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Flashcards in Markets and Ethics Deck (22)
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1

Markets and how they pertain to Ethics

One easy, laissez-faire way of handling ethics is to let the market handle them– if something wins in the market, it is ethical and if something does not it is not. As a way of discerning ethical outcomes, it is particularly attractive for business people working within the market because to be ethical we just need to let the market decide. This is a very simple version of utilitarianism

2

Are Markets good or bad?

The ends of the continuum are well-represented in popular media: Markets are always evil and accomplish nothing good. Free markets are the ultimate good and can accomplish everything humans need.

3

What was life like before Markets?

You had a lord. The lord had lots of money, people worked for the lord. the lord gave them money.

4

Market Model

Model applies to all markets--markets for durable goods,

markets for services, and markets for ethical outcomes

5

Within the theory: How does this process lead to the most ethical outcome?

6

If most people care about something, then they will be willing to pay (in time, money, etc.) for it, and it will happen.

7

Market Assumptions

8

Full Information

In order for the market to work, most players need full information about the components of the item they are valuing:

Utility = f(Bn(xn)) where B is the subutility and x is the attribute value.

If the information is missing, it will be left out of the market valuation.

9

What does it mean to have full information?

The strict (impossible) definition
The more liberal definition

Ethical values and the availability/cost of information.
Willful nondisclosure
Bad marketing of ethical issues (imposing cost)
Time/money sinks
Confusing science…
Truly missing information
 

10

Willful Nondisclosure

recent examples of people buying and selling goods without any idea what they were getting?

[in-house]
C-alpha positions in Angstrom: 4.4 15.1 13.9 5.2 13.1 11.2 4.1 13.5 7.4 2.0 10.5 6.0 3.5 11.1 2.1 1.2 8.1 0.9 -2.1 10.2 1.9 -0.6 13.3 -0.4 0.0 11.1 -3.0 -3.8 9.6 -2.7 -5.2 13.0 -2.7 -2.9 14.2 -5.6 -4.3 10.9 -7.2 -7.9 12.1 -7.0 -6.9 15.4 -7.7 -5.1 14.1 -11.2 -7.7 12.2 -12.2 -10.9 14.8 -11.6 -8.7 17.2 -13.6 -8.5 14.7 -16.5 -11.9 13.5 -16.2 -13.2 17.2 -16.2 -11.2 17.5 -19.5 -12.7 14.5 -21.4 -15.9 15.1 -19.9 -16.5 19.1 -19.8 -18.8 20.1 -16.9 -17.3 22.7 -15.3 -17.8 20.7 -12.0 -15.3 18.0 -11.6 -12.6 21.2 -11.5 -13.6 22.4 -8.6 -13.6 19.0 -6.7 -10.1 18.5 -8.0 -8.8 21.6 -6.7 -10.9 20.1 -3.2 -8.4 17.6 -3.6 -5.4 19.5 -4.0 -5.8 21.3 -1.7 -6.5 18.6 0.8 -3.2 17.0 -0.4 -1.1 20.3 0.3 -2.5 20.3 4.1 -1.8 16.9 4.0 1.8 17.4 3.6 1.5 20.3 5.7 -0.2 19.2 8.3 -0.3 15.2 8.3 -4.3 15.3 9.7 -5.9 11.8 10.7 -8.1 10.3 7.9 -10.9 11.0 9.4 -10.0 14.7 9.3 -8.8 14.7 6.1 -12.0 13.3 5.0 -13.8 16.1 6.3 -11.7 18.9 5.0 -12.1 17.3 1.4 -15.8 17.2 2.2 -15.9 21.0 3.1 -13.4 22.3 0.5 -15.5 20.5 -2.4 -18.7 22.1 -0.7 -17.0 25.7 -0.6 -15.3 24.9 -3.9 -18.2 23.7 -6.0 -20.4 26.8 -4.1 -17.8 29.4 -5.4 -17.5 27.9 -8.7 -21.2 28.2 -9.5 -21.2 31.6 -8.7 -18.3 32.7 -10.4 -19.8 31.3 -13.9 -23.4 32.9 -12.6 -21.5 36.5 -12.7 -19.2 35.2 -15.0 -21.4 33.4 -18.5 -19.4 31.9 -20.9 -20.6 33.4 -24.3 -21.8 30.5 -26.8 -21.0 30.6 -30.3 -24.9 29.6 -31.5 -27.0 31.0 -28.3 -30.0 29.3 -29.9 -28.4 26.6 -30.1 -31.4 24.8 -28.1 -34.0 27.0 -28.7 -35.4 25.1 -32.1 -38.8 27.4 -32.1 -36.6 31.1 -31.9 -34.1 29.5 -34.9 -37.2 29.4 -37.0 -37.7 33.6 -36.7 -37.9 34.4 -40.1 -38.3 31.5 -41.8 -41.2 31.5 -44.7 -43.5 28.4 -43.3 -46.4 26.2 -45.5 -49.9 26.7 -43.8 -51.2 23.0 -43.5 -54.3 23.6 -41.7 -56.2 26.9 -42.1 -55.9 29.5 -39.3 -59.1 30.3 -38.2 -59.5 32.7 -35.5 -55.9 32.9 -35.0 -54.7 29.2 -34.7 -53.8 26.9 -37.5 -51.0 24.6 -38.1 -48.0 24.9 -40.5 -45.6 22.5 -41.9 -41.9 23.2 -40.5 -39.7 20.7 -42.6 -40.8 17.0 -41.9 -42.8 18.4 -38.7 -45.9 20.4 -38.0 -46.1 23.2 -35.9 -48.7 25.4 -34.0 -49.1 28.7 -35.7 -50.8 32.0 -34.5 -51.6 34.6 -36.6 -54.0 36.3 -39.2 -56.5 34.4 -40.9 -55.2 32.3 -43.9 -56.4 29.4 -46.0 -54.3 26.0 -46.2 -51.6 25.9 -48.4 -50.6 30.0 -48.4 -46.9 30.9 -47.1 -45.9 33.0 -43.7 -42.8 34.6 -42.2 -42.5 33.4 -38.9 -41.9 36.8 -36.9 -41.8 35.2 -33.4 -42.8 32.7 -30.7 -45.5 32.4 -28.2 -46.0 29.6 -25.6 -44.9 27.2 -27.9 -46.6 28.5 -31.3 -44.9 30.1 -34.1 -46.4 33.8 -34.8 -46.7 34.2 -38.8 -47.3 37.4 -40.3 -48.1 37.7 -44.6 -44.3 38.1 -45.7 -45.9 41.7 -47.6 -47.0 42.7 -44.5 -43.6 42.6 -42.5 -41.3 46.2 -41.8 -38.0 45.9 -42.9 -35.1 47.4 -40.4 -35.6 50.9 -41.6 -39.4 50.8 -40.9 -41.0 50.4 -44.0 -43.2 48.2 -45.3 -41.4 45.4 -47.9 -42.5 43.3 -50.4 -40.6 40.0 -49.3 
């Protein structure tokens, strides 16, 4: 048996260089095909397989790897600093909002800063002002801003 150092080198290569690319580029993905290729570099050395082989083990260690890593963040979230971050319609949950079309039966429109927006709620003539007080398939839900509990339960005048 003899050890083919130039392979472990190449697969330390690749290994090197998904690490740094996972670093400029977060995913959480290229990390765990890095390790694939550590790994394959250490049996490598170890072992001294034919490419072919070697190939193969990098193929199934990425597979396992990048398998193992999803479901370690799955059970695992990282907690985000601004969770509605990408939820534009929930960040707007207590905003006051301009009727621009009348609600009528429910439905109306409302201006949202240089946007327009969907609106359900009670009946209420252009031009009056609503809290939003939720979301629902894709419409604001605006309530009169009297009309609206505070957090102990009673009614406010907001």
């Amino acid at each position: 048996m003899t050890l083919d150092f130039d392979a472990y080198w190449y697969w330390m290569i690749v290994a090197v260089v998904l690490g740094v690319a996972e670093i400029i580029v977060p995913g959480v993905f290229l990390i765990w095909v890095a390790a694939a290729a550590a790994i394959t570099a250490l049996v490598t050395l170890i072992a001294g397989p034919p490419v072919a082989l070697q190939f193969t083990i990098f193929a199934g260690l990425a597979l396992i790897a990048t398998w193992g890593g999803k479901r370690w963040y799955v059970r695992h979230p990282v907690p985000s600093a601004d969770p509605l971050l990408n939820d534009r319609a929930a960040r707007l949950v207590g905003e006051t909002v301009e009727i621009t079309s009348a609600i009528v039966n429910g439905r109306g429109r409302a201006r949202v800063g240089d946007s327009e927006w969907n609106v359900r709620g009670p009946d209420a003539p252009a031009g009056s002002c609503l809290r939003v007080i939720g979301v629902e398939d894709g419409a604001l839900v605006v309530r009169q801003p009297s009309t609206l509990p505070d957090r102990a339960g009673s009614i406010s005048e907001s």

http://www.mycheckstubs.com/
http://www.fakeresume.com/Create_Fake_References.html
repercussions from this lack of information…

11

Marketing of Ethical Information: What are the Costs of obtaining the information?


Potential costs: money, time, aggravation

12

Market Theory of Ethics

13

Everyone Particpates in the Market

Problem 1

lack of competition

Sherman antitrust act (1890)
Opec/retail oil
Sotheby’s/Christies
British Airways/Virgin Airways fuel
Examples of monopolies/ogliopolies?
-rent-seeking

14

Everyone Participates in the Market

Problem 2

Externalities

Sometimes, the people affected by a decision are not part of the negotiation at all.
What are some solutions to the externality problem?

there are many participants in the world who do not participate in the market


There are values outside of the pricing mechanism of the market (or at least very difficult to price)
Sometimes these values are called “existence values” (as opposed to “use values”)

15

People Potentially Left out

Children, those with disabilities, etremely poor, sweatshop workers

16

Others left out

The environment, animals

17

Market Value for Objects

Art and architecture can be priceless. 

18

Market Theory of utilitarianism

The market theory of utilitarianism gives every dollar one vote. 
Thus, the aggregation process leads to the maximum profit, and maximum profit is equated to maximum utility for society.
Does this work? not all the time. 

19

Public Goods

Nonrival (which means no competition)
Nonexclusionary (which means no incentive to compete/pay/reveal true demand)
Thus, lots of free riding
It is difficult to develop an incentive-compatible system for pricing public goods.

 

20

Rights and Justice in the Market

The market is an expression of utilitarianism.
Where do rights and justice fit in a market system?
Two economists in 1992 proposed that slavery was bad from a market perspective because of “uncompensated third party effects.”
Is that why it is wrong?
Can we envision some
trades being “off-limits?”

21

Summary 

Within an economic system, there is plenty of room for ethical values to be expressed: markets are expressions of utilitarianism, after all.
Markets are much better ways of allocating resources than many (all?) of the other mechanisms devised by humans thus far.
However, the market system is not perfect at producing the most ethical outcome.
When the assumptions of the system are violated, the best outcome is unlikely to occur.
Likewise, when outcomes are outside of any obvious pricing system, the best outcome is unlikely to occur.
“The market will take care of everything” is naïve, even within the assumptions of economics.  

22